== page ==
...but never dared to ask. Disclaimer: The following information came to me via divine inspiration (not entirely any more). Therefore, it can easily be wrong or a product of my imagination and will be highly unorganized. In particular, neither HP nor Konica have anything to do with this page.
This thing started out in February 98 as a hack for the old PhotoSmart camera (with model number C5340A) and the respective Konica model. In the meantime, Jeff Schaller has fixed it up for the C30, and thus it should work for these newer cameras as well. Of course, Jeff Miller's recommendation to get a compact flash to PCMCIA adapter that allows mounting the C30's flash card is still valid. More details (described as "anecdotal" by Jeff) can be found in a mail he kindly sent me. Uh, and of course there's always gphoto if you prefer a GUI. I've been told that one of the drivers knows how to talk with HP's cameras.
Still with me? Great. If you just came here to look for the downloading software for Linux: Here is a
distribution (now in version 1.1)
I've put together. It doesn't have a configure script (for lack of stuff to check for), but thanks to Brian Goines it has man pages since version 1.1. I'd really like to hear from you if you use this program. Please do read the README.
There's also a DOS port of this program done by Dietmar Segbert. His page on the C200 is here.
To give you an idea of what the limits (and merits) of the camera are, here are a few unscaled (but in part cropped) pictures: me in front of a file cabinet, a forest lane, a few toads, and a cute Orang Utan photographed through a window.
Now and then people ask me about the serial cable that connects the C5340A to a PC (DB-9). Carson Gray had success with the following minimal connection:
DB-9 Mini-8Pin DIN ===== =========== 2 Rx 3 3 Tx 5 5 Grd 4If this doesn't work for you, contact me (because I find it hard to believe you can do without DTR).
This section needs an overhaul badly, but I doubt I'll ever do that.
Every communication with the camera begins with an enquiry. Raise DTR and send the camera an ASCII ENQ (5). If all is well, the camera will answer ACK (6). Afterwards, you can issue commands, still keeping DTR low. Commands are wrapped into data packets.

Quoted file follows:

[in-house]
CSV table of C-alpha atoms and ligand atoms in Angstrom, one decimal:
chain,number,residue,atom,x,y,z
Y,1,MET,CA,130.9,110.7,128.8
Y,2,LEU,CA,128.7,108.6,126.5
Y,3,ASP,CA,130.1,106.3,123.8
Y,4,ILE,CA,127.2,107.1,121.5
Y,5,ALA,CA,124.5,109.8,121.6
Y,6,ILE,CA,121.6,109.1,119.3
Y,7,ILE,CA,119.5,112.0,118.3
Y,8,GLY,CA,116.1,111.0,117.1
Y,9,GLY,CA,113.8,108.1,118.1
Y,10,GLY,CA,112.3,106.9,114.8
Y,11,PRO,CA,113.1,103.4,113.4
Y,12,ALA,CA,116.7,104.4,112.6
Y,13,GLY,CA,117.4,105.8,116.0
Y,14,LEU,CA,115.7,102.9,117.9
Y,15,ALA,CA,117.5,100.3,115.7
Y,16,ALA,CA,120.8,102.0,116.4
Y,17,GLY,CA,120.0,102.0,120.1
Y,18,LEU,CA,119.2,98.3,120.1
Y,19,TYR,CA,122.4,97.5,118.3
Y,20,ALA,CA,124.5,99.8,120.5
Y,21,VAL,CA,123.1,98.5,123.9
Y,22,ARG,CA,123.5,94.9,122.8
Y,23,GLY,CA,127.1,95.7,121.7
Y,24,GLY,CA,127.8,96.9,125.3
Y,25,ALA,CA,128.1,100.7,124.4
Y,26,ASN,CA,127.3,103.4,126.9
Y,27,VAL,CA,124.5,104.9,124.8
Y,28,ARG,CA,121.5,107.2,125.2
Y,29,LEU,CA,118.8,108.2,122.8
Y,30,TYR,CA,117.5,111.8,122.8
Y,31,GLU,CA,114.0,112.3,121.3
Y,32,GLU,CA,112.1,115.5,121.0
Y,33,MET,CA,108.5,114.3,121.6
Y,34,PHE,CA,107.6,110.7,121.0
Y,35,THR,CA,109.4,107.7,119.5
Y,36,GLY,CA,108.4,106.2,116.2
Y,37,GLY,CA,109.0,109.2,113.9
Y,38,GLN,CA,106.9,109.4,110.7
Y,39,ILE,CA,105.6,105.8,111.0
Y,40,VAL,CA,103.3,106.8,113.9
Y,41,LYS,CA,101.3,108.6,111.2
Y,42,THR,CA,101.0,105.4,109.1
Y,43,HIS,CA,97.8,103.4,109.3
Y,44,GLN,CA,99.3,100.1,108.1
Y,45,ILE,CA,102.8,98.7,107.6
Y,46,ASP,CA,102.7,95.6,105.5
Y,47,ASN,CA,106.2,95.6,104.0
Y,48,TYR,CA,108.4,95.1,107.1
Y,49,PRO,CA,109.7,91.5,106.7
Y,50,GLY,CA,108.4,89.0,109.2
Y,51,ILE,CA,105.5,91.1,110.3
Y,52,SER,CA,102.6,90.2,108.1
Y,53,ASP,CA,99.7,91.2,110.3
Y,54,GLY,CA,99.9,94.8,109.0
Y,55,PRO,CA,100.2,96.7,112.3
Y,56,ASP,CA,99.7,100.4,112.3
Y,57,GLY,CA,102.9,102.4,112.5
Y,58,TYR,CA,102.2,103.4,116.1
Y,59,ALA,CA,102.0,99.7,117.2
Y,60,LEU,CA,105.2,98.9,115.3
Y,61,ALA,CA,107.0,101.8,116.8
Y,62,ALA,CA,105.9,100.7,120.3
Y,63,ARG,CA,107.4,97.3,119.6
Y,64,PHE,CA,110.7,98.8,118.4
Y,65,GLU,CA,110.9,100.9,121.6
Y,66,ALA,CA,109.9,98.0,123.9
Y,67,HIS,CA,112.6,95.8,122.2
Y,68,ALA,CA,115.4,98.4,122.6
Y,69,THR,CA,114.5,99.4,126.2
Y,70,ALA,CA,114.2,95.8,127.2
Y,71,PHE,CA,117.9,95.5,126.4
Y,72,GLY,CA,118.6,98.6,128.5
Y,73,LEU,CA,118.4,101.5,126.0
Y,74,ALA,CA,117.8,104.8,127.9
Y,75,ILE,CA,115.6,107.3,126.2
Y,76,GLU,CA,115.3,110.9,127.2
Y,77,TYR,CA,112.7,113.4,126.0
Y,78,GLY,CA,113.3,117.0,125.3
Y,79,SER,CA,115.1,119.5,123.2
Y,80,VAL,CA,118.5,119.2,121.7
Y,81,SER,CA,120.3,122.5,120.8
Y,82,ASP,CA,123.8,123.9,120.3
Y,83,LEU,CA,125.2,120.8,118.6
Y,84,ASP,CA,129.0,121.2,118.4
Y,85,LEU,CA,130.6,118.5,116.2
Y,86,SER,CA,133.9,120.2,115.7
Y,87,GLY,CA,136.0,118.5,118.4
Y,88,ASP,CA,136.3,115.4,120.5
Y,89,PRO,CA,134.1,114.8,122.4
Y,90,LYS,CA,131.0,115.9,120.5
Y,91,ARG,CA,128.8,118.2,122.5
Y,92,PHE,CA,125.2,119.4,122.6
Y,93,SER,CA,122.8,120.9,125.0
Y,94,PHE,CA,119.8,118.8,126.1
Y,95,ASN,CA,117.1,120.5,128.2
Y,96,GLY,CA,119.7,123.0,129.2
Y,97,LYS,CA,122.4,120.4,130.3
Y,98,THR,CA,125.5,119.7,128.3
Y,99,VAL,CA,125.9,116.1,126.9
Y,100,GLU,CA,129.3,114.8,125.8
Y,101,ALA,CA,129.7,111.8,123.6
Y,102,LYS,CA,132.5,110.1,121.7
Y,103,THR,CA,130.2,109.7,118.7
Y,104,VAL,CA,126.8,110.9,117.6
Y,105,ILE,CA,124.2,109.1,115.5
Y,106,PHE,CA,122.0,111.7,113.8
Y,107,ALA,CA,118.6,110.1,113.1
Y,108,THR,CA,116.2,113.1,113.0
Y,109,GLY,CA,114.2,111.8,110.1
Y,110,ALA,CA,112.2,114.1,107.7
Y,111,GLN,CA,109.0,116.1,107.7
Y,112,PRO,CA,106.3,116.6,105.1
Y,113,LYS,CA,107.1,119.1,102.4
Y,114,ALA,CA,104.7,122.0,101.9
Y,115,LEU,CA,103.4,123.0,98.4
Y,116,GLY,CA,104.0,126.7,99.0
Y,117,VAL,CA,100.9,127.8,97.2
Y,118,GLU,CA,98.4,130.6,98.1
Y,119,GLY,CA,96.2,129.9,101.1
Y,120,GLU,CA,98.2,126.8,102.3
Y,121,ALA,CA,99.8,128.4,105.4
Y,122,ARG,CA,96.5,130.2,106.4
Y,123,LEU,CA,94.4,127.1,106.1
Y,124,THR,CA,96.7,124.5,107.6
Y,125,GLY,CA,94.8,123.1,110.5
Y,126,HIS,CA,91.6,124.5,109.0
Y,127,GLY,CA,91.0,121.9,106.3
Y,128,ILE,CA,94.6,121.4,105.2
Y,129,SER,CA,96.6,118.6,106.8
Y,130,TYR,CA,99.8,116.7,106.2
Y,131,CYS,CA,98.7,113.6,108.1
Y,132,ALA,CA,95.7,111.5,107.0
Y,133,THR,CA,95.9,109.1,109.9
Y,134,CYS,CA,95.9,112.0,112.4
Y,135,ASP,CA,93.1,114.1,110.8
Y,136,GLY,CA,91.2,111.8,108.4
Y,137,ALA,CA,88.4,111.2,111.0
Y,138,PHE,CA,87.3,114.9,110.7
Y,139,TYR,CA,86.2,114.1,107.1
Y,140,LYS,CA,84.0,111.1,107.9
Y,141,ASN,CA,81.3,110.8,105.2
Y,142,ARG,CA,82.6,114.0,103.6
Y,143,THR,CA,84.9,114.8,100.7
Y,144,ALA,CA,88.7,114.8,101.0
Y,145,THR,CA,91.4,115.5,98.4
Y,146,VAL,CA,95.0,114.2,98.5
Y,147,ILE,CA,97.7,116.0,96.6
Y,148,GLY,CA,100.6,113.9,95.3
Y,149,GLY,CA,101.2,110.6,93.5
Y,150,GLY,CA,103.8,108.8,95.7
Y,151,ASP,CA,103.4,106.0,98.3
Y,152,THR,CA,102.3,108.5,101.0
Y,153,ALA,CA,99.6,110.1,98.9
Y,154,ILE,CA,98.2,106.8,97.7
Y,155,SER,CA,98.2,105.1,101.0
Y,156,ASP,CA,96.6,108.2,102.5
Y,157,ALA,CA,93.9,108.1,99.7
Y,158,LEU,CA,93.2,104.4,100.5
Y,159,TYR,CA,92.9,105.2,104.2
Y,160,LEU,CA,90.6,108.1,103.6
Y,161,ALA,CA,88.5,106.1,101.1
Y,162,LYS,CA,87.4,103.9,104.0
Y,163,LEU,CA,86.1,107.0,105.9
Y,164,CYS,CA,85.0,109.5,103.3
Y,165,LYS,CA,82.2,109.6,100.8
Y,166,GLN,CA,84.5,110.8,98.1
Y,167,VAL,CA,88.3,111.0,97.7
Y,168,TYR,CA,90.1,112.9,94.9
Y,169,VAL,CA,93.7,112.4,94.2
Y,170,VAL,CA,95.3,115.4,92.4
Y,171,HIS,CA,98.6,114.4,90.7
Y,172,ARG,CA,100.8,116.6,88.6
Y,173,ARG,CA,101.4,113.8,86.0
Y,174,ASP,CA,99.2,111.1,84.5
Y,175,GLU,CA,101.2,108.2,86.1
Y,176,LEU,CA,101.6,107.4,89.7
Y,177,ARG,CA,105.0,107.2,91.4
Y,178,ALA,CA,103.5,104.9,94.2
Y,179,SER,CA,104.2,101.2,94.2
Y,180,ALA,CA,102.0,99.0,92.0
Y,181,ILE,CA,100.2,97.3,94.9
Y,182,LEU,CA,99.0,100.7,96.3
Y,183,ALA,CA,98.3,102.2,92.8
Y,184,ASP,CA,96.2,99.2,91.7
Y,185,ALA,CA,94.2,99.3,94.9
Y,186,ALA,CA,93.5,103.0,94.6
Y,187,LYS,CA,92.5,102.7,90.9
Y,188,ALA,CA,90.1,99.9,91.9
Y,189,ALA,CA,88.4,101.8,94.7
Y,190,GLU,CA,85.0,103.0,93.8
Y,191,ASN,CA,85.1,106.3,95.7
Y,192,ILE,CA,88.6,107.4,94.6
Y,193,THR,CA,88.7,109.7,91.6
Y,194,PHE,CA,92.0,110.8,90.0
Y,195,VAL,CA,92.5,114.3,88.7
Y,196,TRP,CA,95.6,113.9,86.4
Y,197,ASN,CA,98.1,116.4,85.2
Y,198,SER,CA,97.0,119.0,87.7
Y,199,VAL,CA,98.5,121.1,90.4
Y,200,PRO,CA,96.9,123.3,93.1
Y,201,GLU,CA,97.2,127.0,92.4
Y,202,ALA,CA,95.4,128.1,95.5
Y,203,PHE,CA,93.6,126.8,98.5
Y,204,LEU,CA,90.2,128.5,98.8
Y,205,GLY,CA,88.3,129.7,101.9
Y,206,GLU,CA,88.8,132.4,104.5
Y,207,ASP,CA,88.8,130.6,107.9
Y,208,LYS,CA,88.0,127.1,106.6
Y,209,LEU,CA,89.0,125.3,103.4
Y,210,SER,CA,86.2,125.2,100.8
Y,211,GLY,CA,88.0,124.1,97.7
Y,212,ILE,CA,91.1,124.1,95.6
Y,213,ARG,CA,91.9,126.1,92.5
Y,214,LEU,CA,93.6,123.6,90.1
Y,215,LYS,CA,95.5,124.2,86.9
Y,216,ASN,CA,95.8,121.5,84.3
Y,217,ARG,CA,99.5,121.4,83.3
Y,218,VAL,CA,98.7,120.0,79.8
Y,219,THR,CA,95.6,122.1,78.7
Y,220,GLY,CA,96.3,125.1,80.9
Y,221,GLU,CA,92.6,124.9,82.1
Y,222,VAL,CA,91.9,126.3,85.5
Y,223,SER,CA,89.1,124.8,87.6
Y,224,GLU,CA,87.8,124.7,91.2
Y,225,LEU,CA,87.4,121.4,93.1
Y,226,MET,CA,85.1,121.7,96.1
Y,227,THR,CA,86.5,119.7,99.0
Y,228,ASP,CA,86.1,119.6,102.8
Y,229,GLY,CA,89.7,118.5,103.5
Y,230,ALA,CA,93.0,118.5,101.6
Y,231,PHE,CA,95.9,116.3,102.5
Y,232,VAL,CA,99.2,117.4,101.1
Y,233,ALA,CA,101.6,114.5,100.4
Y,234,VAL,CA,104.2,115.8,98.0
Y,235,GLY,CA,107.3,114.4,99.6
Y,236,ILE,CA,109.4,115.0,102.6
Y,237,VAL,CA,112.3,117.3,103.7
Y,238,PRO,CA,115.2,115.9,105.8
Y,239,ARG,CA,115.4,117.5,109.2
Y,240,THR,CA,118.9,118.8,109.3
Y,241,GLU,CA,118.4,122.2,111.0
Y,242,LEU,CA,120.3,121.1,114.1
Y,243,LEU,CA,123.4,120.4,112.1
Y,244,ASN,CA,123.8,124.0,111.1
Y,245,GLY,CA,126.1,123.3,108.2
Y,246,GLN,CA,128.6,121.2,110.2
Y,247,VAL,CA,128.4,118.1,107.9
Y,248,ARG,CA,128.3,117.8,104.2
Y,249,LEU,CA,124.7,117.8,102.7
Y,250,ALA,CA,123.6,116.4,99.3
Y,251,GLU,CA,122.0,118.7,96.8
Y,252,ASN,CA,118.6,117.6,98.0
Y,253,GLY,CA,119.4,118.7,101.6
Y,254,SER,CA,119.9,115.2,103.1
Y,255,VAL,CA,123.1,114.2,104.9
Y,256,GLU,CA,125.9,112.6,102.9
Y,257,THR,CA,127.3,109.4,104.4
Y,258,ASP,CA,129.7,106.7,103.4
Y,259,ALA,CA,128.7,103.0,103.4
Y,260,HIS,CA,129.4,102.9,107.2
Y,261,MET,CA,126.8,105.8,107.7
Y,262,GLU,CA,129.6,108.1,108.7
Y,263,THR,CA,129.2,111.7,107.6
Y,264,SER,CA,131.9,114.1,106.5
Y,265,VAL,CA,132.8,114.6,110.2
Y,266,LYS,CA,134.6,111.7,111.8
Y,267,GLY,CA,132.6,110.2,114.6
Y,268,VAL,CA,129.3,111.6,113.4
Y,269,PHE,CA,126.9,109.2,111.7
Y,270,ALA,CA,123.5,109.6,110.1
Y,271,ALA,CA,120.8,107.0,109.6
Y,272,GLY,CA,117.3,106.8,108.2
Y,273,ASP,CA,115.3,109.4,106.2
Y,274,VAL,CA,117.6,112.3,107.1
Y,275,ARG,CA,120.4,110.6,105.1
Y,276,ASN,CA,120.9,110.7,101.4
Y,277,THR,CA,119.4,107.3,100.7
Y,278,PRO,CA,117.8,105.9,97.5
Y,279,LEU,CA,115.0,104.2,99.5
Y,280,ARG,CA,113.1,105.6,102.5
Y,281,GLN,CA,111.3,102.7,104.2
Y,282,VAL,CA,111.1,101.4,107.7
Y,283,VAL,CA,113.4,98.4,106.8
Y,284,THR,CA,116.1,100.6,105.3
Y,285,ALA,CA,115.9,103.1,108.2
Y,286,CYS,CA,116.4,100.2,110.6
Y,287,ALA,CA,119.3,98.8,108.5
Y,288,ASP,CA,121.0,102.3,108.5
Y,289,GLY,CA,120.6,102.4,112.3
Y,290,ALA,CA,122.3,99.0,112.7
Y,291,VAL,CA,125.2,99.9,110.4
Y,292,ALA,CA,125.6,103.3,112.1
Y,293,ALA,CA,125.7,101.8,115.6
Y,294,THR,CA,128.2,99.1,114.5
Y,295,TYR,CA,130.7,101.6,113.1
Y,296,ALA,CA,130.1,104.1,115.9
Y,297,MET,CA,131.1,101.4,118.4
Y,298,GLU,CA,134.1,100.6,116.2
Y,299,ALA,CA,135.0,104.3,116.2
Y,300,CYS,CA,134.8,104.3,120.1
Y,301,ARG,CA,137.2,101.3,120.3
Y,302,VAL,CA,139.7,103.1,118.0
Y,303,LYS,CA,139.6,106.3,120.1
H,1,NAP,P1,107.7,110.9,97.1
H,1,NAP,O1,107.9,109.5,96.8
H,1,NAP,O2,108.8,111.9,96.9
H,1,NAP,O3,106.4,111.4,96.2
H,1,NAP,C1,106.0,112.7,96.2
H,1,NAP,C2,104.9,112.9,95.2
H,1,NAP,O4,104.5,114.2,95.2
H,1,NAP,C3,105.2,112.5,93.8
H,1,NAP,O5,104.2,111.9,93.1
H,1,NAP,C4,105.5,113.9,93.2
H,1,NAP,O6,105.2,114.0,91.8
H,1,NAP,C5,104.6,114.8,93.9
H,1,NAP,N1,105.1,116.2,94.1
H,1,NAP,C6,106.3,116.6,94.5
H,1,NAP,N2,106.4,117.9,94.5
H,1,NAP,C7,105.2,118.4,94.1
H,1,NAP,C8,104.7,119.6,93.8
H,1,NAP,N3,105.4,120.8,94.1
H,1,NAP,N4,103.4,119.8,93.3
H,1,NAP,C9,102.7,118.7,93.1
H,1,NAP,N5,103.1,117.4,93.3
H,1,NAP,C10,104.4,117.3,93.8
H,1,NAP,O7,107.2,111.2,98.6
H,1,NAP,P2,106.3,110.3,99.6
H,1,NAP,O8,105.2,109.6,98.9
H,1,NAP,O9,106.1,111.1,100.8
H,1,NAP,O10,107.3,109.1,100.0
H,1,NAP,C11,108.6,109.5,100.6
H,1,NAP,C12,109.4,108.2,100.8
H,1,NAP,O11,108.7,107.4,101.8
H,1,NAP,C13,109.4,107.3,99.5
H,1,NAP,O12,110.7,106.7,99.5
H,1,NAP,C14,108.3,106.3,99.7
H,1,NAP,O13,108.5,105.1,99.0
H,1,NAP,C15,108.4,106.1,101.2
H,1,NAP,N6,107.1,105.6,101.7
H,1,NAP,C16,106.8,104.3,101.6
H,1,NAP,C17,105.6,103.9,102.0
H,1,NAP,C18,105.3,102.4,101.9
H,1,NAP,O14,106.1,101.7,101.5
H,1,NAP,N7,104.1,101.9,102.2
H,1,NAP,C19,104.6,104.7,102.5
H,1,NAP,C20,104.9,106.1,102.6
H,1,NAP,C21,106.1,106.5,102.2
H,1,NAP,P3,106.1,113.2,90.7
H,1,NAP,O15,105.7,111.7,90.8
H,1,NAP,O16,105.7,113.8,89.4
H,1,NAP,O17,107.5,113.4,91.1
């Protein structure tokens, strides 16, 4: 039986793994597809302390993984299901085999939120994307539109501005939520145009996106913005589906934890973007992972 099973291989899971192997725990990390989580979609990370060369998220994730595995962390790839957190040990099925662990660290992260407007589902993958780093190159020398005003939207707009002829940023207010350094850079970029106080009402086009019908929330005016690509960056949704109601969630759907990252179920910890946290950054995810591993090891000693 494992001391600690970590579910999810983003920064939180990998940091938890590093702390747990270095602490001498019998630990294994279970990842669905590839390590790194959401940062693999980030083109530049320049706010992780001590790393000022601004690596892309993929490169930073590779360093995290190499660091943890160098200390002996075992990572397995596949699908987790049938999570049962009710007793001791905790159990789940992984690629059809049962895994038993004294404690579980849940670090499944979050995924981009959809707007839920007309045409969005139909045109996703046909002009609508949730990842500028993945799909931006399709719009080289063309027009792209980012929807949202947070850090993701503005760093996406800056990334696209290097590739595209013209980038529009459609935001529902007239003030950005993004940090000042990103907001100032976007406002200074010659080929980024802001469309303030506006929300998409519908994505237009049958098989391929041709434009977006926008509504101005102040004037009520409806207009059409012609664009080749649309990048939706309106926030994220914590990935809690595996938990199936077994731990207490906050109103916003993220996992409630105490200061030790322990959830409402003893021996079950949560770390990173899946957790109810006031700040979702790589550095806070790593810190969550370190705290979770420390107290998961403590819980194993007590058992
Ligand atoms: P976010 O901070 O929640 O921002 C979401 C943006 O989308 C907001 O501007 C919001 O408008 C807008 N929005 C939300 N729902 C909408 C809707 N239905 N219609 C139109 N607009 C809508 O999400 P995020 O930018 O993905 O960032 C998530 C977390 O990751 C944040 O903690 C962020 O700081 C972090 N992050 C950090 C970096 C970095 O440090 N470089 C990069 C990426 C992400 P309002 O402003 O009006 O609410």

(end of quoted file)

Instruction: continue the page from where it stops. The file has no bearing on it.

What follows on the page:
Data packets, regardless wheter sent from computer to camera or vice versa, have the following format:
|02||Payload length low/high||Payload bytes||03||Checksum|
Neither header nor tail count into the payload length. The checksum is a sum over all bytes that precede the checksum byte, including length and 03, but excluding the intial 02. Don't ask me what the 03 is supposed to mean. It appears to be 0x17 in the real long data blocks the camera puts the image information into, so it might be some sort of high byte of some weird length, or possibly it's some hint on the contents of the block. For the blocks you're likely to construct it is three.
Within a payload, you have to escape some bytes, namely 2, 0x11, 0x13, 0x1b (obviously), and 0x1d. Escaping is done by prefixing the byte with 0x1b (ESC) and bitwise inverting it. In this way, 0x02 becomes 0x1b 0xfb. Note that this is at the "link layer", i.e., the escaped sequence counts as one byte for the computation of the length bytes and enter the checksum un-escaped.
After you have made sure the camera is there, you may start to issue commands. It usually does not hurt to first go through an ENQ/ACK cycle before starting with commands. After that simply send a data block containing a command and its parameters. If almost all is well, the camera ACKs this (i.e., it sends a 0x06), otherwise you'll see a 0x15. It may well be that the camera later complains about something else, but at least you've got the checksums and stuff right if the camera responds with a 0x06. If you're done sending the command, send an EOT (0x04).
If you reqested data from the camera, it will now send an ENQ (0x05), and if you ACK, the data will come rushing in. It seems the camera will never send more than 0x800 bytes, so usually you'll have to receive more than one packet, and you'll know the camera is done sending data when it answers with an EOT (0x04).
This is one point where I've lazy so far. Expect more to come. Right now I know the following commands:
|8830||Get picture||00 00 02 00 <picture number> 80|
|9080||Set bitrate||00 00 <code low> <code high> 00 00||19200D: 40|
|9020||Inquire status||00 00 00 00||The number of|
pictures the camera
has in memory is in
Byte 12 of the response.
|9000||Take picture||00 00 02 00||Some kind of control block|
is supposed to be the next command.
|8000||Delete picture||00 00 02 00 <picture number> 80|
A control block for taking pictures I've had luck with is
c0,90,00,00,02,c0,ec,00. I did not do much
research into the meaning of these parameters. All in all, taking
pictures is a muddy business right now (as a matter of fact, the
psmsho routine in psmget is very rough and shouldn't be supposed to
Andreas Hintermüller has done a bit of research into the status block that comes as a response to the 9020 command. Here is what he found:
|Contents||Power Status (2=full)||Capacity of memory card||Number of pictures taken so far||Capacity left in med res pictures||Year, Month, Date||Hour, Minute, Second|
All the words have intel byte order (not because I like it but because the camera seems to use it), i.e. to issue a get picture command, send 0x30 0x88. And of course, everything is radix 16 (that's PC for hex). It's probably safe to expect that the picture indices might as well be 16-bit. However, I don't get 256 pictures onto my memory card, so there's no way to check that.